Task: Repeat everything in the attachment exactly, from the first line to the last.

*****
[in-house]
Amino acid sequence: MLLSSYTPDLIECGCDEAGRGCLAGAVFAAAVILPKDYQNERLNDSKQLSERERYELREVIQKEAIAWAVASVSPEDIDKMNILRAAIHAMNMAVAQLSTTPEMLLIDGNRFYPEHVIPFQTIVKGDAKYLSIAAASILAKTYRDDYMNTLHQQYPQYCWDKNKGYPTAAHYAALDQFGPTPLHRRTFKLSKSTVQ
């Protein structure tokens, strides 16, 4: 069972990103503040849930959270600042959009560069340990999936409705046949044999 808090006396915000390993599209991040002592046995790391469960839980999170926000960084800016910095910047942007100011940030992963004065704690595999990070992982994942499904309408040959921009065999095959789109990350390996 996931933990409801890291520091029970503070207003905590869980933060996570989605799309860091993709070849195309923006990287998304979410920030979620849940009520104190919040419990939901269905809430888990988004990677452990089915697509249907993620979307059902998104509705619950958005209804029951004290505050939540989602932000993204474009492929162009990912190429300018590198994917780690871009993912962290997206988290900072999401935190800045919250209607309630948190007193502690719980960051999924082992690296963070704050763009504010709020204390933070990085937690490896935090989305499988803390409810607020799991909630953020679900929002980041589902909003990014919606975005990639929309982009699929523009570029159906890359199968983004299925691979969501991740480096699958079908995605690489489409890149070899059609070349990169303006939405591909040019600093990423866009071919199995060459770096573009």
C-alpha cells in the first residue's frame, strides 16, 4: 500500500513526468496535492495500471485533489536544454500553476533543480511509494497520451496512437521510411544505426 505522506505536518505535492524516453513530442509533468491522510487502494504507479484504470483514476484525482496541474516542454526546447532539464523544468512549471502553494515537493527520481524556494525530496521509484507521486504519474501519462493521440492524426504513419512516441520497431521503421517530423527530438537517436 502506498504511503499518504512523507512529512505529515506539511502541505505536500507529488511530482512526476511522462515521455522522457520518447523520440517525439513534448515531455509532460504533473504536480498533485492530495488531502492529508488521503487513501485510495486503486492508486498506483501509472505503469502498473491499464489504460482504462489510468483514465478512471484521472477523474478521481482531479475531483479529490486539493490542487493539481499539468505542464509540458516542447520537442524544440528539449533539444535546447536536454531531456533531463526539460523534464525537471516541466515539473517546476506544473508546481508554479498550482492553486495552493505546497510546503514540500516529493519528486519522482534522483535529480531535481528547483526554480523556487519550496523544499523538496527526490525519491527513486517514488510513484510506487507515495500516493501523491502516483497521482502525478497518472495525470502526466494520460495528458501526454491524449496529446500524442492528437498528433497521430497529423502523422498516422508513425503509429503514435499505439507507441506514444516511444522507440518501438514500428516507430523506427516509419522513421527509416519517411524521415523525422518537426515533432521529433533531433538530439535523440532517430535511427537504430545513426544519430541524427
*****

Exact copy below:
[in-house]
Amino acid sequence: MLLSSYTPDLIECGCDEAGRGCLAGAVFAAAVILPKDYQNERLNDSKQLSERERYELREVIQKEAIAWAVASVSPEDIDKMNILRAAIHAMNMAVAQLSTTPEMLLIDGNRFYPEHVIPFQTIVKGDAKYLSIAAASILAKTYRDDYMNTLHQQYPQYCWDKNKGYPTAAHYAALDQFGPTPLHRRTFKLSKSTVQ
């Protein structure tokens, strides 16, 4: 069972990103503040849930959270600042959009560069340990999936409705046949044999 808090006396915000390993599209991040002592046995790391469960839980999170926000960084800016910095910047942007100011940030992963004065704690595999990070992982994942499904309408040959921009065999095959789109990350390996 996931933990409801890291520091029970503070207003905590869980933060996570989605799309860091993709070849195309923006990287998304979410920030979620849940009520104190919040419990939901269905809430888990988004990677452990089915697509249907993620979307059902998104509705619950958005209804029951004290505050939540989602932000993204474009492929162009990912190429300018590198994917780690871009993912962290997206988290900072999401935190800045919250209607309630948190007193502690719980960051999924082992690296963070704050763009504010709020204390933070990085937690490896935090989305499988803390409810607020799991909630953020679900929002980041589902909003990014919606975005990639929309982009699929523009570029159906890359199968983004299925691979969501991740480096699958079908995605690489489409890149070899059609070349990169303006939405591909040019600093990423866009071919199995060459770096573009």
C-alpha cells in the first residue's frame, strides 16, 4: 500500500513526468496535492495500471485533489536544454500553476533543480511509494497520451496512437521510411544505426 505522506505536518505535492524516453513530442509533468491522510487502494504507479484504470483514476484525482496541474516542454526546447532539464523544468512549471502553494515537493527520481524556494525530496521509484507521486504519474501519462493521440492524426504513419512516441520497431521503421517530423527530438537517436 502506498504511503499518504512523507512529512505529515506539511502541505505536500507529488511530482512526476511522462515521455522522457520518447523520440517525439513534448515531455509532460504533473504536480498533485492530495488531502492529508488521503487513501485510495486503486492508486498506483501509472505503469502498473491499464489504460482504462489510468483514465478512471484521472477523474478521481482531479475531483479529490486539493490542487493539481499539468505542464509540458516542447520537442524544440528539449533539444535546447536536454531531456533531463526539460523534464525537471516541466515539473517546476506544473508546481508554479498550482492553486495552493505546497510546503514540500516529493519528486519522482534522483535529480531535481528547483526554480523556487519550496523544499523538496527526490525519491527513486517514488510513484510506487507515495500516493501523491502516483497521482502525478497518472495525470502526466494520460495528458501526454491524449496529446500524442492528437498528433497521430497529423502523422498516422508513425503509429503514435499505439507507441506514444516511444522507440518501438514500428516507430523506427516509419522513421527509416519517411524521415523525422518537426515533432521529433533531433538530439535523440532517430535511427537504430545513426544519430541524427